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Decisions of the Superior Courts of New South Wales, 1788-1899

R v Hagan [1835] NSWSupC 92

murder - death in custody - military defendants in crime - drunkenness, no defence

Supreme Court of New South Wales

Dowling J., 13 November 1835

Source: Australian, 17 November 1835[ 1]

Friday, November 13th. - Before Mr. Justice Dowling and a Military Jury.

John Hagan, a private in His Majesty's 4th regiment, stood indicted for the wilful murder of Michael Driscoll at Solitary Creek in the District of Bathurst, by firing a musket at him loaden with ball, on the 23d of September last.

It appeared on the day mentioned above, Hagan, with other soldiers were escorting a party of prisoners from No. 2 Stockade, at Cox's River, to Bathurst.  On their way they stopped at White's Inn, Solitary Creek.  They placed the prisoners in a shed and Hagan was appointed centry over them.  There was a dray accompanying the escort, upon which a quantity of Rum was being conveyed to Bathurst.  One of the kegs leaked and was taken off, for the purpose of being put into empty bottles; whilst this was being done the two Privates, (unknown to the Sergeant) had got to the Rum, and on Hagan being relieved, he had gone to the stable and drank some; he had also drank some rum at the Stockade, previous to their starting in the morning, enough to make him intoxicated.  When he had been to the stable, he resumed his station as sentry.  Hagan asked one of them for a pipe, who answered he had not go one, when Hagan cocked the musket, and said ``d--n your eyes, I'll shoot you,' and fired at the same moment.  The Ball entered the left breast of Driscoll between the first and second rib, and came out at the back between the eight and ninth rib.  Driscoll fell back and died instantly.  Hagan then fell on his knees, and prayed to God to forgive him for having taken an innocent man's life.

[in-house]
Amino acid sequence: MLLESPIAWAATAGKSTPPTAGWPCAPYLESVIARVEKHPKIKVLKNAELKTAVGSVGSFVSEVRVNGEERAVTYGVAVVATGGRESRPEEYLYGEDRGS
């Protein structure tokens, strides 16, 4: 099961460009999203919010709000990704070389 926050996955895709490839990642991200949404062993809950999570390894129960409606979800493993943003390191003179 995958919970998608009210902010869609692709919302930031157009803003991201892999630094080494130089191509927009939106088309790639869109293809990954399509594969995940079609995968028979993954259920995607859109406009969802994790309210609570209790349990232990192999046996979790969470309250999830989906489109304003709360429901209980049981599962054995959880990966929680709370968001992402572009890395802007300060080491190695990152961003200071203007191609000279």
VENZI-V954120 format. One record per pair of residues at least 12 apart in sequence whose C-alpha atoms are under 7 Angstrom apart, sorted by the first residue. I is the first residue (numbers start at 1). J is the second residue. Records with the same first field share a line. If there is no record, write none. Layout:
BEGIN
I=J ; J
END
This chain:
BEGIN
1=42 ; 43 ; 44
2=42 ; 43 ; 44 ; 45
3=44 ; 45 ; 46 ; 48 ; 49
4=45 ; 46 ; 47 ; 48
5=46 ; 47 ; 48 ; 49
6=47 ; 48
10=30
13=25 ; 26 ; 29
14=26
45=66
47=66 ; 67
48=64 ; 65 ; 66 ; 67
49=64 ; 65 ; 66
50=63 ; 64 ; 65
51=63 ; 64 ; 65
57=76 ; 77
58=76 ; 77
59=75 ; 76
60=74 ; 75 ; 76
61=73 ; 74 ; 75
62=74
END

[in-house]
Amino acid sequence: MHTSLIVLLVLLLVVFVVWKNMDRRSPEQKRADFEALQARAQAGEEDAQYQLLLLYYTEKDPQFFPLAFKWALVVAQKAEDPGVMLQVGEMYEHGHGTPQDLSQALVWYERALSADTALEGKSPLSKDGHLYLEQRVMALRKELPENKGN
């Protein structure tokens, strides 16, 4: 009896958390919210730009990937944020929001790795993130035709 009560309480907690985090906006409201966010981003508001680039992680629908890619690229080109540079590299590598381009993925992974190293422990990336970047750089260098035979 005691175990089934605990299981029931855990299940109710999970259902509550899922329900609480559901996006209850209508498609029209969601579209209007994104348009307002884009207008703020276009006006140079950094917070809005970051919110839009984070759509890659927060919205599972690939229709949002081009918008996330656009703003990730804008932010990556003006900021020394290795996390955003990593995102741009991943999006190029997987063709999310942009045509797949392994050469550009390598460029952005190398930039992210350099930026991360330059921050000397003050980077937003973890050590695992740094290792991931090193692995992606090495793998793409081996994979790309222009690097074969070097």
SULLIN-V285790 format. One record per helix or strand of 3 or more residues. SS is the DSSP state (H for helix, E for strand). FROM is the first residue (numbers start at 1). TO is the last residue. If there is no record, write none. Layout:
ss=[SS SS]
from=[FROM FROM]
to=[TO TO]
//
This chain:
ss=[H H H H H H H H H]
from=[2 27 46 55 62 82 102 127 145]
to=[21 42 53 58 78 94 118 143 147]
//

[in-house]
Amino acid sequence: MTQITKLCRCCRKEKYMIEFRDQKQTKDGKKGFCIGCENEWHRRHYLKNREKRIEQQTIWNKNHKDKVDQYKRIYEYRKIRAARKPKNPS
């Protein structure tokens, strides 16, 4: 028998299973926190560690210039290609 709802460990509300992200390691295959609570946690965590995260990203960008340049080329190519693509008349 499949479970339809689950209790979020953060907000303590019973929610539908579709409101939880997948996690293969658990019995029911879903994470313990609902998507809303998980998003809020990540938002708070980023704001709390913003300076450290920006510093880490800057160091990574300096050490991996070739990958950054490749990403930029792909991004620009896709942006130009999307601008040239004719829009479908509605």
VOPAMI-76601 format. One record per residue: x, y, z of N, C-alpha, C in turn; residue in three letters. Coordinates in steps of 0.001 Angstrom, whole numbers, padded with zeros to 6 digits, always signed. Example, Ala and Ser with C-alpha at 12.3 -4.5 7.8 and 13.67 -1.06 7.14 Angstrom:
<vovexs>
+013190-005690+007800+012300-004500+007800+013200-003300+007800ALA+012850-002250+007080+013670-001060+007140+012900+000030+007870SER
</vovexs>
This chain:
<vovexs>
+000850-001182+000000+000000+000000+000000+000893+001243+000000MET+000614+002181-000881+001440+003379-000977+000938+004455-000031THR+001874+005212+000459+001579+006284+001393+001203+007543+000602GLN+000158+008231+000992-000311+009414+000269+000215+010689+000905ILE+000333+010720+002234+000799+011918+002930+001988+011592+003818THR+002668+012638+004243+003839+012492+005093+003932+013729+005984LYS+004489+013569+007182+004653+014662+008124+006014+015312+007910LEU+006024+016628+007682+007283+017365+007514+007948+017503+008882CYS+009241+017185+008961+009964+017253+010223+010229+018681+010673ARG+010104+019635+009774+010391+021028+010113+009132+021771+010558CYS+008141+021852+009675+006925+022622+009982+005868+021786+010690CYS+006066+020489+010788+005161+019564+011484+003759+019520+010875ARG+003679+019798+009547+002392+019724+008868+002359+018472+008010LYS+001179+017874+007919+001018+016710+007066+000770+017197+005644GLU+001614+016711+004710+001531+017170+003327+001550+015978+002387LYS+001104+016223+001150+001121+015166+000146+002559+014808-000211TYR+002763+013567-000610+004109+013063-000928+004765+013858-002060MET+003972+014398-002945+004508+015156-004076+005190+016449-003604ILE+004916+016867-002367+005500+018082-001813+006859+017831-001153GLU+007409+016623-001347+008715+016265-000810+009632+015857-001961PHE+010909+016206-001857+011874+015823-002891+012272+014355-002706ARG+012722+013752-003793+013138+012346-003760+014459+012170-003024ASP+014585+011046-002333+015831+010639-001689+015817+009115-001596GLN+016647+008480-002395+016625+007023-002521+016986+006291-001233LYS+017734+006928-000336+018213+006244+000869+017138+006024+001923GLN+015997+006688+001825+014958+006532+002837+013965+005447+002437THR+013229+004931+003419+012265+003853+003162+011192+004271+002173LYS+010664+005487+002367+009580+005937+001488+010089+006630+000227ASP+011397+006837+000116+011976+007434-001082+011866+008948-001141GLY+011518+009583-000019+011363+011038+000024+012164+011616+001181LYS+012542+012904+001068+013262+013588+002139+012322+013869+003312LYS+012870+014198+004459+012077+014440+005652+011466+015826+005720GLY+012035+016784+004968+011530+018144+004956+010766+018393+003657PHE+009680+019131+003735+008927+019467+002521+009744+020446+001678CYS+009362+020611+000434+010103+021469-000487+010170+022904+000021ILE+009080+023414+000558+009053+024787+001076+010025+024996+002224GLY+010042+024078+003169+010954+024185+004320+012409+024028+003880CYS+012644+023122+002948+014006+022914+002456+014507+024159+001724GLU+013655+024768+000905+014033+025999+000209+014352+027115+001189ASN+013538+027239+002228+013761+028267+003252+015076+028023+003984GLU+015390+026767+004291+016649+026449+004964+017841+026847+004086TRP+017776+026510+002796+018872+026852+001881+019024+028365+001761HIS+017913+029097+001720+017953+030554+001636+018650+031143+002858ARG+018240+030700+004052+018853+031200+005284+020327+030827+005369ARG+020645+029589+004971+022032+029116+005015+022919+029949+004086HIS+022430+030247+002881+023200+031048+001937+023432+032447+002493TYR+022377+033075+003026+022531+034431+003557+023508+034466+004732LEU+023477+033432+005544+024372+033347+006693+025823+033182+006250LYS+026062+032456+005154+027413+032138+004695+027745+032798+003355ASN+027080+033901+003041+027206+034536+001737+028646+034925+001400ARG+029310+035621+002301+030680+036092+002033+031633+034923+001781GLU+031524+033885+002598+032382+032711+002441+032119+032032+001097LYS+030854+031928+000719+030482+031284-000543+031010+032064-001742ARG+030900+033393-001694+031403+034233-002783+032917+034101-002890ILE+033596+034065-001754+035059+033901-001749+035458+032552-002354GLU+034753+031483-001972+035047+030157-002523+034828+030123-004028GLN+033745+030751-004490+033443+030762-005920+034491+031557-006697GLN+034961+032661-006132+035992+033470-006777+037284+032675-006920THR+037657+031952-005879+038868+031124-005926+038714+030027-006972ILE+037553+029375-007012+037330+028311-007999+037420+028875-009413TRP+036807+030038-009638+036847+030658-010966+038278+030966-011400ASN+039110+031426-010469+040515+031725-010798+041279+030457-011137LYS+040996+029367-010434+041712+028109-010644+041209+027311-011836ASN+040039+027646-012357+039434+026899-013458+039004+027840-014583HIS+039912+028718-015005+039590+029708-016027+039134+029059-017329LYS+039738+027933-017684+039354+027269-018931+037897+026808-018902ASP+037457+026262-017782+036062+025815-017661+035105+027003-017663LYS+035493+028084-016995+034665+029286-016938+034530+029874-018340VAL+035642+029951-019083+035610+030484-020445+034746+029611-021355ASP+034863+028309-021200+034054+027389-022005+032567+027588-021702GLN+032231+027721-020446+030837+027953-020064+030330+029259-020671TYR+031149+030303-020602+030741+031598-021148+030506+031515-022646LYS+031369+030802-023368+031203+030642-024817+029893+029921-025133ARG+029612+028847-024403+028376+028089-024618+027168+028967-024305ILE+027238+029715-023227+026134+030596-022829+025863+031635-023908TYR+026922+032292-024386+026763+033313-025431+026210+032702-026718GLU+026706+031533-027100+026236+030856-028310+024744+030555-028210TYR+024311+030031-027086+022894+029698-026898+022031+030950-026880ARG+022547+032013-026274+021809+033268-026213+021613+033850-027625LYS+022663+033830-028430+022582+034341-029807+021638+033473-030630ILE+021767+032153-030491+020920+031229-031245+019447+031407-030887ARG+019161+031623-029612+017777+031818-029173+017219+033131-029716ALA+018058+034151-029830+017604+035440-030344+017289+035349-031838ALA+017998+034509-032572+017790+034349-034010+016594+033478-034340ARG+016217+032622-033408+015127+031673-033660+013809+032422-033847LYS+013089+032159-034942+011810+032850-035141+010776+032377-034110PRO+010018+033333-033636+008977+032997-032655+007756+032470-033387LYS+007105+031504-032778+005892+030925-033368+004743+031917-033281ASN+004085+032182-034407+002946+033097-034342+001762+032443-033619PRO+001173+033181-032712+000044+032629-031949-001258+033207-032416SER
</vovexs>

The Prisoners had been perfectly quiet during the journey, no angry nor malicious feeling had been exhibited, but the witnesses all agreed that Hagan was very drunk, owing to which he had fired the musket.  He had no malice nor any previous intention of injuring the deceased.  A sergeant of the Regiment spoke as to character; he had known him four years and during that time he had been a very orderly soldier.

The Jury retired for nearly an hour, when they returned a verdict of Guilty.  Mr. Attorney General having prayed for judgment, the Learned judge addressing the prisoner,  said, the jury after having taken a long time to deliberate on your case have returned a verdict of guilty.  There were few who had heard the case, but would be satisfied there had been no previous malice.  It is true you were in a state of intoxication, but that in the eye of the law was no excuse, but on the contrary, you holding a place of trust sent for the purpose of taking charge of others, allowed yourself to get drunk and to kill one of those placed under your charge - it is my painful duty to pass sentence upon you.  Your expressed sorrow, at the time, is certainly a manifestation of contrition, but that cannot avail you here; use then the few short hours which now remain in preparing yourself to meet that judge who alone can show you mercy.  He then passed sentence of death in the usual manner and ordered him for execution on Monday Morning.



[ 1] See also Sydney Herald, 16 November 1835; Australian, 17 November 1835, for comment on the case: the prisoner was reprieved pending an inquiry.  The alcohol was the property of two small settlers who were hawking it around the country illegally.  It was forfeited.

Published by the Division of Law, Macquarie University